Canary in a Coal Mine: Infant Mortality, Property Values, and Tradeoffs Associated with Mid-20th Century Air Pollution
Pollution is a common byproduct of economic activity. Although policymakers should account for both the benefits and the negative externalities of polluting activities, it is difficult to identify those who are harmed and those who benefit from them. To overcome this challenge, our paper uses a novel dataset on the mid-20th century expansion of the U.S. power grid to study the costs and the benefits of coal-fired electricity generation. The empirical analysis exploits the timing of coal-fired power plant openings and annual variation in plant-level coal consumption from 1938 to 1962, when emissions were virtually unregulated. Pollution from the burning of coal for electricity generation is shown to have quantitatively important and nonlinear effects on county-level infant mortality rates. By 1962, it was responsible for 3,500 infant deaths per year, over one death per thousand live births. These effects are even larger at lower levels of coal consumption. We also find evidence of clear tradeoffs associated with coal-fired electricity generation. For counties with low access to electricity in the baseline, increases in local power plant coal consumption reduced infant mortality and increased housing values and rental prices. For counties with near universal access to electricity in the baseline, increases in coal consumption by power plants led to higher infant mortality rates, and lower housing values and rental prices. These results highlight the importance of considering both the costs and benefits of polluting activities, and suggest that demand for policy intervention may emerge only when the negative externalities are significantly larger than the perceived benefits.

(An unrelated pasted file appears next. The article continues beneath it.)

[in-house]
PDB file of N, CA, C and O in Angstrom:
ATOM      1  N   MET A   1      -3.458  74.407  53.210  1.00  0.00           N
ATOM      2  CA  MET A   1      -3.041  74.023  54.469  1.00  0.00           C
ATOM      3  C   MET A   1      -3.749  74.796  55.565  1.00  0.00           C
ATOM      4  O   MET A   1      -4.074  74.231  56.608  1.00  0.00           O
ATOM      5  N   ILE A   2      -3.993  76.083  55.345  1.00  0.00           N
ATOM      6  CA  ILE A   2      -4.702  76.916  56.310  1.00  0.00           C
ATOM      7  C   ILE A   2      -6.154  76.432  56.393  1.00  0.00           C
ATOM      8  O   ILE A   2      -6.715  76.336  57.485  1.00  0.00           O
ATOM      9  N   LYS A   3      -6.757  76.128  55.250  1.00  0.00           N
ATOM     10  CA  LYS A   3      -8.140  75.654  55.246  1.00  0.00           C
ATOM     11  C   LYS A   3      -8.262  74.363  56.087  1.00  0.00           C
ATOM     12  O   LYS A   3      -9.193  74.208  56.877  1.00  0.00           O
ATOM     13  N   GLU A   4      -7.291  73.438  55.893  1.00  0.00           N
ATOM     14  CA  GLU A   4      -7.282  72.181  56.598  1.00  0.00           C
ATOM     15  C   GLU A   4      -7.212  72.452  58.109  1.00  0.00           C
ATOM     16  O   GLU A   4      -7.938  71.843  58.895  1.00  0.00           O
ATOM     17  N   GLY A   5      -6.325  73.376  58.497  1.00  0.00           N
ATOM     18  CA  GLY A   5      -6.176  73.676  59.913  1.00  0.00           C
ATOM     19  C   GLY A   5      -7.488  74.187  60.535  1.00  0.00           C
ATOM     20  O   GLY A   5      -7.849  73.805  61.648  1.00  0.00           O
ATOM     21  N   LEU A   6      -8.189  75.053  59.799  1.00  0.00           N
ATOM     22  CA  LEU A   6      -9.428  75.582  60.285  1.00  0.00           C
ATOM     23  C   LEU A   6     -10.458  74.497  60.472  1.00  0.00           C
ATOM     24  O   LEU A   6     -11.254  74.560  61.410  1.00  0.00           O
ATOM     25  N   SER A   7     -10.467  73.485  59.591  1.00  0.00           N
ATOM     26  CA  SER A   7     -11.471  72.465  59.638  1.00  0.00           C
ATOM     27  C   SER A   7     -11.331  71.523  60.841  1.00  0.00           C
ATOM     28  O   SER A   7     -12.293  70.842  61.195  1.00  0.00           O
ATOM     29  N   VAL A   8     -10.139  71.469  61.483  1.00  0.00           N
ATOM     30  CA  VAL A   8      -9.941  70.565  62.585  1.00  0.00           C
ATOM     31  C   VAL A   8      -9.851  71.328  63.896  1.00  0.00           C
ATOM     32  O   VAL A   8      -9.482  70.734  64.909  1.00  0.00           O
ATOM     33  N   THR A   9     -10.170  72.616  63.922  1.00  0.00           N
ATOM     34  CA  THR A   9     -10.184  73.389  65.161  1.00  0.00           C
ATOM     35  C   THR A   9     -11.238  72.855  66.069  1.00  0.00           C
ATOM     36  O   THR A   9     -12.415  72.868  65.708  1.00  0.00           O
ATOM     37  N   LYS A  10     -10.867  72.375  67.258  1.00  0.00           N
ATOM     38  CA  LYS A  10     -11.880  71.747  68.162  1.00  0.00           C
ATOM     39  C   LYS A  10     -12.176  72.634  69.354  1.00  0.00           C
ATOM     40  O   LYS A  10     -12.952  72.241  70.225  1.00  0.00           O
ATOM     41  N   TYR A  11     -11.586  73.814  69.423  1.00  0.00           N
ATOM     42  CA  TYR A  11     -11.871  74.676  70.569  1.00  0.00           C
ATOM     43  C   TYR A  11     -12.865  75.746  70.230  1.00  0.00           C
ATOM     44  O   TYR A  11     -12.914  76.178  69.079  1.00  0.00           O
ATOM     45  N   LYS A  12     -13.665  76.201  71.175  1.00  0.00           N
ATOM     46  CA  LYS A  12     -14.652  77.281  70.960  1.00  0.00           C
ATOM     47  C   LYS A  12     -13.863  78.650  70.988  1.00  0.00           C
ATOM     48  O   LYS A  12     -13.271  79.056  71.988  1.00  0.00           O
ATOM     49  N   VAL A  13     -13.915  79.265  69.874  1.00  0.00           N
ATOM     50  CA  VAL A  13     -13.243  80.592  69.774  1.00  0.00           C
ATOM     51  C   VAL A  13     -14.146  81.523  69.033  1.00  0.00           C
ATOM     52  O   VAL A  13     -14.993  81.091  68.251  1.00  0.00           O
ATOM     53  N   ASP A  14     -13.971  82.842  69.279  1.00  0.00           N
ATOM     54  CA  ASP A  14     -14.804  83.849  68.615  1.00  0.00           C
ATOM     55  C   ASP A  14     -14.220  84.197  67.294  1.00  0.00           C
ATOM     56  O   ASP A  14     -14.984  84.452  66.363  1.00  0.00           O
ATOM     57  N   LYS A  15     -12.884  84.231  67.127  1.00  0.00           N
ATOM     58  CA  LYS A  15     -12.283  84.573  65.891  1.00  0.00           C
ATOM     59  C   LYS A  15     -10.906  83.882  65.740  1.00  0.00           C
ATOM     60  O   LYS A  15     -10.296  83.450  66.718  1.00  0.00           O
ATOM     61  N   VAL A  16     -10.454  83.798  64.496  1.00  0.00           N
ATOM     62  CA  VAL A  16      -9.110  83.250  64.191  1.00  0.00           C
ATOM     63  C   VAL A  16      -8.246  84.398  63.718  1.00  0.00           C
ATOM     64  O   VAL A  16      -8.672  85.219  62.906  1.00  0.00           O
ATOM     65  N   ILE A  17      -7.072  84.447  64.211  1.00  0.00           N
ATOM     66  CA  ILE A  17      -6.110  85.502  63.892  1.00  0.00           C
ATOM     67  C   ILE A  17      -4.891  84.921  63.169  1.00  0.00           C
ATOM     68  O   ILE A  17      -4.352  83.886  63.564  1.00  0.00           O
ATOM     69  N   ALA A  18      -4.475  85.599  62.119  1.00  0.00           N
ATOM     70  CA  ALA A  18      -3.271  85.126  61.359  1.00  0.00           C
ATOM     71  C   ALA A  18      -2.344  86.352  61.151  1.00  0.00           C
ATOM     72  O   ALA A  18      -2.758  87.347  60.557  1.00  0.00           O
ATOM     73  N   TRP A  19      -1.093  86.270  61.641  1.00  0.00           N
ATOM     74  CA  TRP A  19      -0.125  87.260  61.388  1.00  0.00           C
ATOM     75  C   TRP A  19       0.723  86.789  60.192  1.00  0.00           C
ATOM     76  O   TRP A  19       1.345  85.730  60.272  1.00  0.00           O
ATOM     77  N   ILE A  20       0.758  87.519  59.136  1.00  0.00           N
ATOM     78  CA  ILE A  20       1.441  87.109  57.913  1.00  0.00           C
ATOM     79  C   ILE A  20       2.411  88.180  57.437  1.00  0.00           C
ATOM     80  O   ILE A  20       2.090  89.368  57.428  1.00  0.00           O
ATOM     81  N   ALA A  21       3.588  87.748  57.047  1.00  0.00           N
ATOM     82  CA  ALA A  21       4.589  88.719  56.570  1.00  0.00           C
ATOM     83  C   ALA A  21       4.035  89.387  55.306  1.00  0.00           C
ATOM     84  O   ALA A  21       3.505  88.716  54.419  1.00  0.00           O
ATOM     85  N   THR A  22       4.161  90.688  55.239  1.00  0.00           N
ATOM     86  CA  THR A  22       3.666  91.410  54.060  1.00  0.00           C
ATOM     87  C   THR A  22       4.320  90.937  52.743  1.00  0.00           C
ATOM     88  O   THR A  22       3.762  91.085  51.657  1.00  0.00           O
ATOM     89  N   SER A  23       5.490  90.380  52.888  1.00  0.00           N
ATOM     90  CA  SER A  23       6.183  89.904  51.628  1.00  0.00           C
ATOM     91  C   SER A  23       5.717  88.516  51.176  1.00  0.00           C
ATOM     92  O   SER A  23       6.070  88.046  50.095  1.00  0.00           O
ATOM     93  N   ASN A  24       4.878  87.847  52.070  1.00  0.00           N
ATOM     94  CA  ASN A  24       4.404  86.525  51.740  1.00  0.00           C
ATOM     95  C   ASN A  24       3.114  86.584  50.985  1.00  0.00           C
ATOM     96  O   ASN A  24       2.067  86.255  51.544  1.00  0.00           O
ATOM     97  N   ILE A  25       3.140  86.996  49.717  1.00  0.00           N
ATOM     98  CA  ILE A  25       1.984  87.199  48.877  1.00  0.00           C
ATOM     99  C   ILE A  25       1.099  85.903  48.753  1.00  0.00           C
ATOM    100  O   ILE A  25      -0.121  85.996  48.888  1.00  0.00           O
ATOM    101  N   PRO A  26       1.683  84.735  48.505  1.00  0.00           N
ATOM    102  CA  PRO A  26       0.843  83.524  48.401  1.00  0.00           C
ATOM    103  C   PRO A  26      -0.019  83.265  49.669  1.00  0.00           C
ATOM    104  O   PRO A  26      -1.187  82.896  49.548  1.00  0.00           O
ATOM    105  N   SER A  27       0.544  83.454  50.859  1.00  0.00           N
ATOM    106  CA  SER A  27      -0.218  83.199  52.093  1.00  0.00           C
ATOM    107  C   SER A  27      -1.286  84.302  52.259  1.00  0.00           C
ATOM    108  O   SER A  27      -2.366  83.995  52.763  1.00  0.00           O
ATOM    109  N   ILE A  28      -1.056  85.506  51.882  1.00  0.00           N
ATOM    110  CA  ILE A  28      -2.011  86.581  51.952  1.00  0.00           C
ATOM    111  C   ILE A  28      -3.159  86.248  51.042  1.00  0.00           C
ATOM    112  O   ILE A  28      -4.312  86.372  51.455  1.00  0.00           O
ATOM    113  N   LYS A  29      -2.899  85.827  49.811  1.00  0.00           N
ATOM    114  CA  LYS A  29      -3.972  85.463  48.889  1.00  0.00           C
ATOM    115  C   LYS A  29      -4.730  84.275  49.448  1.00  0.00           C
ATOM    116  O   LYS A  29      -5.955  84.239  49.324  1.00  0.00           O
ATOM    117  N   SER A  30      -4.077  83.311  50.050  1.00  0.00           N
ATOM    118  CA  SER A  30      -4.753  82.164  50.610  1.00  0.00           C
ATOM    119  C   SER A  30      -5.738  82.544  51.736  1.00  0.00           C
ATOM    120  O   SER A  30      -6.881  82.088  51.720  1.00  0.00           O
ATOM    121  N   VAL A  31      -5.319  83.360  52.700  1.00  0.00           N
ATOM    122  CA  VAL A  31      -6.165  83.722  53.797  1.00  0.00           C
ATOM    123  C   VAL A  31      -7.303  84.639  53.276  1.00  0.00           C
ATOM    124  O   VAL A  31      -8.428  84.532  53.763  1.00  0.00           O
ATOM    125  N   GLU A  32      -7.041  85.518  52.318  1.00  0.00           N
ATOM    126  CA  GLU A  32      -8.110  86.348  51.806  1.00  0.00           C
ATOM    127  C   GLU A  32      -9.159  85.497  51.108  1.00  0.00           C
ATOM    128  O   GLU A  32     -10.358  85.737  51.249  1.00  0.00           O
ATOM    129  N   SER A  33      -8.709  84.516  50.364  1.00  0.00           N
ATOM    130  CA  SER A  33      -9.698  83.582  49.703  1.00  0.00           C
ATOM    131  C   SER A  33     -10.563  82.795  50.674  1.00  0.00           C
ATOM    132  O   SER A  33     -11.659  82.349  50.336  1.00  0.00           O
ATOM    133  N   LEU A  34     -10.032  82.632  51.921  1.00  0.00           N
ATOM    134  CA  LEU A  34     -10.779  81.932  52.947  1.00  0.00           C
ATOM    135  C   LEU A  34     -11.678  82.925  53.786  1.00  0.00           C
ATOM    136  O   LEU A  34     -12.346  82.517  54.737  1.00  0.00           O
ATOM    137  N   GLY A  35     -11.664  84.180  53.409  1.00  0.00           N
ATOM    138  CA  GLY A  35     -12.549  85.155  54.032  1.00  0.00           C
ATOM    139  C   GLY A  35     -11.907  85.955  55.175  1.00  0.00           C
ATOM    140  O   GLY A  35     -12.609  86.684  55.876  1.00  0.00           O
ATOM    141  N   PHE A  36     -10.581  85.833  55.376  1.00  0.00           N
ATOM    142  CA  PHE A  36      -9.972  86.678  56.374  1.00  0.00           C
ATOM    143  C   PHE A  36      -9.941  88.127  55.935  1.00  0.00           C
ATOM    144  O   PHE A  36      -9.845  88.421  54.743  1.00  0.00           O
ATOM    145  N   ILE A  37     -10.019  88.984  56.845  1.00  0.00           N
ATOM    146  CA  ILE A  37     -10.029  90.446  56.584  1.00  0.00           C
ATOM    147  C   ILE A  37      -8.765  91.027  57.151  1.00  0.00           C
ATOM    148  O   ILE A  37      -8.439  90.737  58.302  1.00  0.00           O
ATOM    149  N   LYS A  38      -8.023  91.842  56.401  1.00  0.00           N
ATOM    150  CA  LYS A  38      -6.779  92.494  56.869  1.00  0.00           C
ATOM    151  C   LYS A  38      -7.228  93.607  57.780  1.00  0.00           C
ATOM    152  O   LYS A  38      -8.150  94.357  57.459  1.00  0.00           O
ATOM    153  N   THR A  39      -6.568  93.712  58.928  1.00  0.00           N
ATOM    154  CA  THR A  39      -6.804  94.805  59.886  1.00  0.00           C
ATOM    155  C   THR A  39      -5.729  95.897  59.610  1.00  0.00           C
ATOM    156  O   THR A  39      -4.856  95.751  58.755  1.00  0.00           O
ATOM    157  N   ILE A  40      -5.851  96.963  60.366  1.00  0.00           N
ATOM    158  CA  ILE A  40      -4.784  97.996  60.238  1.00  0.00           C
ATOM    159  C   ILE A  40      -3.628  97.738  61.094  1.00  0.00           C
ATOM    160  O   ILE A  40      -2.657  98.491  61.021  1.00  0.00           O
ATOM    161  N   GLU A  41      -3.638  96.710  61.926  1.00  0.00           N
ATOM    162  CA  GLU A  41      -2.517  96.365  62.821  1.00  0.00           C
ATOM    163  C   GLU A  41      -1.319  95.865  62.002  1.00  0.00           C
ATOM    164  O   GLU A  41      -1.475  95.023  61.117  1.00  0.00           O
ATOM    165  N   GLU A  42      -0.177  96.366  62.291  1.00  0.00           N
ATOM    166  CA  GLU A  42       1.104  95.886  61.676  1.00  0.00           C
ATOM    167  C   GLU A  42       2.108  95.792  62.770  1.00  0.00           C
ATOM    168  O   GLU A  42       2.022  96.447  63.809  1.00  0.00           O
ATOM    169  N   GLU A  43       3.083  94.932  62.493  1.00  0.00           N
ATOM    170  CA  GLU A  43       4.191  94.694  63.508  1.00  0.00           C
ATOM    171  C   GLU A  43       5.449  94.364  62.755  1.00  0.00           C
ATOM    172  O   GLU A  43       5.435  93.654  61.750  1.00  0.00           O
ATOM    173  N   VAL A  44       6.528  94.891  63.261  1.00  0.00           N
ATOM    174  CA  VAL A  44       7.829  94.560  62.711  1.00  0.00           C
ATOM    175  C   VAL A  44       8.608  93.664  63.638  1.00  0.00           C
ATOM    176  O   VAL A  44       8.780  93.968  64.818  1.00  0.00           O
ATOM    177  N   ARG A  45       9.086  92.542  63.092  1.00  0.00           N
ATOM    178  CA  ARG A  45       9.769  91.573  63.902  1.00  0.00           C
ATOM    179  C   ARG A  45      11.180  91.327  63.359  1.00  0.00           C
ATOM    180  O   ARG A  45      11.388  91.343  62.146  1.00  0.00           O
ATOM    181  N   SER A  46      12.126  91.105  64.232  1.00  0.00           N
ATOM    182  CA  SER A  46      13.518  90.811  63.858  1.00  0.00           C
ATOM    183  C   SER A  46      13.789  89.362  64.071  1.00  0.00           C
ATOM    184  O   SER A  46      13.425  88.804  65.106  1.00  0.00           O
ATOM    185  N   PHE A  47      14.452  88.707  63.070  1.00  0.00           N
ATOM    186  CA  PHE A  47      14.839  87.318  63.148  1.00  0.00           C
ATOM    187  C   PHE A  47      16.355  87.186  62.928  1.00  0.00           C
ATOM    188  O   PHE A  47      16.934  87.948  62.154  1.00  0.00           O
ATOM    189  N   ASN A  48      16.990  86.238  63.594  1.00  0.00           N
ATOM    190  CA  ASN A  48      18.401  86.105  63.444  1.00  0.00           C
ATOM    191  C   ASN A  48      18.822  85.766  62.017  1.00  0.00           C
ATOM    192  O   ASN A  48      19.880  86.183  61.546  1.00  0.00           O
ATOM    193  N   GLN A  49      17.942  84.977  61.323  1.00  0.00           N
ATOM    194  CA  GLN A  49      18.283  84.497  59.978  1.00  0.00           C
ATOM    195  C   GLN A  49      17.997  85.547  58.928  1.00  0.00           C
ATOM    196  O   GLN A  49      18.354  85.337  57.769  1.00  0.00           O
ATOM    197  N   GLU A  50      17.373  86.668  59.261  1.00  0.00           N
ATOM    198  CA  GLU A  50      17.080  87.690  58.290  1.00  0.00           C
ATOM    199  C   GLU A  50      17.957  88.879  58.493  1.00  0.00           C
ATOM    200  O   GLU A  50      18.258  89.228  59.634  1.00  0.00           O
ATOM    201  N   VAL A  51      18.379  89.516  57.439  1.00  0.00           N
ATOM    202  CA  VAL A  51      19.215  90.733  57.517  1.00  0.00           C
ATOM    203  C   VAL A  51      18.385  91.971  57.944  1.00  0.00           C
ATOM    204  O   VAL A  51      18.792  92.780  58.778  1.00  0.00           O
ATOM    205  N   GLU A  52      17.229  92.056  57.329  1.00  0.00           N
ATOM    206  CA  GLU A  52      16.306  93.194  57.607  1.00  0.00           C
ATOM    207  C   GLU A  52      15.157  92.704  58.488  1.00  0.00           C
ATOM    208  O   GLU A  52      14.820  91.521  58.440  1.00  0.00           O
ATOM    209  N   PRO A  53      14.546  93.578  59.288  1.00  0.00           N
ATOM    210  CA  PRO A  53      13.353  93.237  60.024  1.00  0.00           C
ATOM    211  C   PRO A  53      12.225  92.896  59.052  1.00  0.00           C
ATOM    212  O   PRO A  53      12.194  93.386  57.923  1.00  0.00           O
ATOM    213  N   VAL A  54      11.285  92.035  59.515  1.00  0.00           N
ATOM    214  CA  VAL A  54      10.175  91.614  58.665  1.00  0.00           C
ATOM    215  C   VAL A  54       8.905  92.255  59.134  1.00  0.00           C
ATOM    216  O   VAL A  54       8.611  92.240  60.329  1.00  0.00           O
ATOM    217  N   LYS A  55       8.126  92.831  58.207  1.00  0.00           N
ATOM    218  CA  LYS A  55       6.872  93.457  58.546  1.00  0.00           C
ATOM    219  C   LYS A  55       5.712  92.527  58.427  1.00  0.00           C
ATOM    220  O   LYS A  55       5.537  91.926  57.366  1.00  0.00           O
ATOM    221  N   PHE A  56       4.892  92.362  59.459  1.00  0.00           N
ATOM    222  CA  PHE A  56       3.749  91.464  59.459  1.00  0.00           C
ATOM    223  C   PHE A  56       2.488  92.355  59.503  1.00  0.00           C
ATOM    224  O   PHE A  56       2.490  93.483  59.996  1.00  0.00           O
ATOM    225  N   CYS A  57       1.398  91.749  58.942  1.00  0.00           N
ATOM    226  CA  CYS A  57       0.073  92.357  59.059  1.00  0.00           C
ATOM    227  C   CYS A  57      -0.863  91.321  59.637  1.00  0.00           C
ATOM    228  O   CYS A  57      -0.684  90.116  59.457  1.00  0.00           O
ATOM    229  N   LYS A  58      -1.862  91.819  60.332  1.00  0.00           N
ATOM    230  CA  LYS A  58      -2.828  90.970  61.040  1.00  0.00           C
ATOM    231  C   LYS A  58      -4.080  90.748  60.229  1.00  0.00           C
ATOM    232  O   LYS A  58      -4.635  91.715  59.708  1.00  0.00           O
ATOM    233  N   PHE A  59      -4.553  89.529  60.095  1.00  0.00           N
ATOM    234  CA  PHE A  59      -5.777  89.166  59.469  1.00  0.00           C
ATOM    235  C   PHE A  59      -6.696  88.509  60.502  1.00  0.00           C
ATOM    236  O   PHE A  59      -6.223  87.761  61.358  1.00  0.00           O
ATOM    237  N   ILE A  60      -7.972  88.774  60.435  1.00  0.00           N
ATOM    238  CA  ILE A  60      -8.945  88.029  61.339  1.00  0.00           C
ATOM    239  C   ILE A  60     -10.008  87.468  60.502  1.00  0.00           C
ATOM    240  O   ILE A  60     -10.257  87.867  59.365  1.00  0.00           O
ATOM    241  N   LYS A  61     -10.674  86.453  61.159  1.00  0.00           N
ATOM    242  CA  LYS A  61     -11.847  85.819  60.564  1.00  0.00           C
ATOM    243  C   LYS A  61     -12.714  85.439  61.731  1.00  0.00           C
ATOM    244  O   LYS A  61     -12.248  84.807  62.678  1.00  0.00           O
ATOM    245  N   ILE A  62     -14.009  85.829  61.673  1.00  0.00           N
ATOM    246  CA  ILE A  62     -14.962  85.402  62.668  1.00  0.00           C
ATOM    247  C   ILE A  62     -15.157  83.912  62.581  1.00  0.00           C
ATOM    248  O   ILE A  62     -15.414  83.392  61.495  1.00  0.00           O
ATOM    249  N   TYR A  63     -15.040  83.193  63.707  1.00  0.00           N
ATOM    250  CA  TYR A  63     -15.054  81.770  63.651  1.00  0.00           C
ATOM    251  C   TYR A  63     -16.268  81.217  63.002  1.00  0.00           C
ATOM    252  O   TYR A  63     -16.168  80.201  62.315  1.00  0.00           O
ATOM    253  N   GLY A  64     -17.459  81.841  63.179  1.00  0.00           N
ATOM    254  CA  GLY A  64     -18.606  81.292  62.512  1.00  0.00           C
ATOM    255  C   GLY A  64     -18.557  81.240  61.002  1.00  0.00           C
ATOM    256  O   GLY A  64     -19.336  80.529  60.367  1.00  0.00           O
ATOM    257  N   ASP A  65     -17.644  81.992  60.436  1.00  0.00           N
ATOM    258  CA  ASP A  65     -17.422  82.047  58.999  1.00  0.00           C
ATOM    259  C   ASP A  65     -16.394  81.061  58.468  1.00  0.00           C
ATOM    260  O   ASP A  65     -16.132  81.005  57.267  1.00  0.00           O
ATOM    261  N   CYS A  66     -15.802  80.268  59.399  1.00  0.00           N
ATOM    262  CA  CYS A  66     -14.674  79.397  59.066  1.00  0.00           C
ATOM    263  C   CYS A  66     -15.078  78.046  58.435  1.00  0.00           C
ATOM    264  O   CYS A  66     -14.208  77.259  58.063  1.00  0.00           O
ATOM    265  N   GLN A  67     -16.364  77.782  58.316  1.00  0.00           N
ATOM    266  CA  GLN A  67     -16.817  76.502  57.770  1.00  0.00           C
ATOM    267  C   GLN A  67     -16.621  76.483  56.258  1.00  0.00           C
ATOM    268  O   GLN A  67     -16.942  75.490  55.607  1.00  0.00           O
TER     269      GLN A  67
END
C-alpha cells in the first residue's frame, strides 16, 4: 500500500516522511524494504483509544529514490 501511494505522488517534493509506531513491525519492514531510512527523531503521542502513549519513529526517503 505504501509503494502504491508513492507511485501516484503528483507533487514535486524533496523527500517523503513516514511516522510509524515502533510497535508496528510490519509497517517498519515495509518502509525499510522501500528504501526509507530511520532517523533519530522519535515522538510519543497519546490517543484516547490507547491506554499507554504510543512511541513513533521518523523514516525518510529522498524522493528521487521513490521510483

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Document Object Identifier (DOI): 10.3386/w22155